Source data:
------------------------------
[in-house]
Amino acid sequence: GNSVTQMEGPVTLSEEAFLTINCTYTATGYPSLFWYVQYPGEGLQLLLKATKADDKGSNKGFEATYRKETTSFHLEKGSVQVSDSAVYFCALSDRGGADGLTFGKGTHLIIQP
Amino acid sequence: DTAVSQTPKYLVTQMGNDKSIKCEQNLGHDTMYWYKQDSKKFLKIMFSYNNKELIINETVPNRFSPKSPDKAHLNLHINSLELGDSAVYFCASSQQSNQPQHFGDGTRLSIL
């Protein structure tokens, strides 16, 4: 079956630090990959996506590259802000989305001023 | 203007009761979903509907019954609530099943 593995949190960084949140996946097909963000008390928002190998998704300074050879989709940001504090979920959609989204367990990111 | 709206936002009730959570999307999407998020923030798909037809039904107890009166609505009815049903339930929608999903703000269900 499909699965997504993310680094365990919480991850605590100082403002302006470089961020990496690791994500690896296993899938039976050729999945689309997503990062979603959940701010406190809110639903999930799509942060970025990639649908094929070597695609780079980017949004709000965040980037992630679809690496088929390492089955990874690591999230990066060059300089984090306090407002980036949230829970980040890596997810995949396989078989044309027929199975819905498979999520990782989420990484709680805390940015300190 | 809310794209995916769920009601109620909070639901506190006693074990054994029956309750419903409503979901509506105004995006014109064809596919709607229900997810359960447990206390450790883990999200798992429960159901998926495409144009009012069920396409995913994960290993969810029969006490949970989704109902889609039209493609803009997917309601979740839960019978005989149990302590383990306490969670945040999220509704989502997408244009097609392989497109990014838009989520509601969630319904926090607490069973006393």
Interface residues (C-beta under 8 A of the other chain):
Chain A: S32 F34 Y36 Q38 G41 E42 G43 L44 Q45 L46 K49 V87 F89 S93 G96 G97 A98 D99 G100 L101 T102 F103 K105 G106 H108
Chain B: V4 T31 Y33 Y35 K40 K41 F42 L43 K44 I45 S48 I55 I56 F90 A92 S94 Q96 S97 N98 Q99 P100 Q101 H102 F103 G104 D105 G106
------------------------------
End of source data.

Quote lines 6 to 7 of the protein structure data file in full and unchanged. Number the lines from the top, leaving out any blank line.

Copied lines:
Chain A: S32 F34 Y36 Q38 G41 E42 G43 L44 Q45 L46 K49 V87 F89 S93 G96 G97 A98 D99 G100 L101 T102 F103 K105 G106 H108
Chain B: V4 T31 Y33 Y35 K40 K41 F42 L43 K44 I45 S48 I55 I56 F90 A92 S94 Q96 S97 N98 Q99 P100 Q101 H102 F103 G104 D105 G106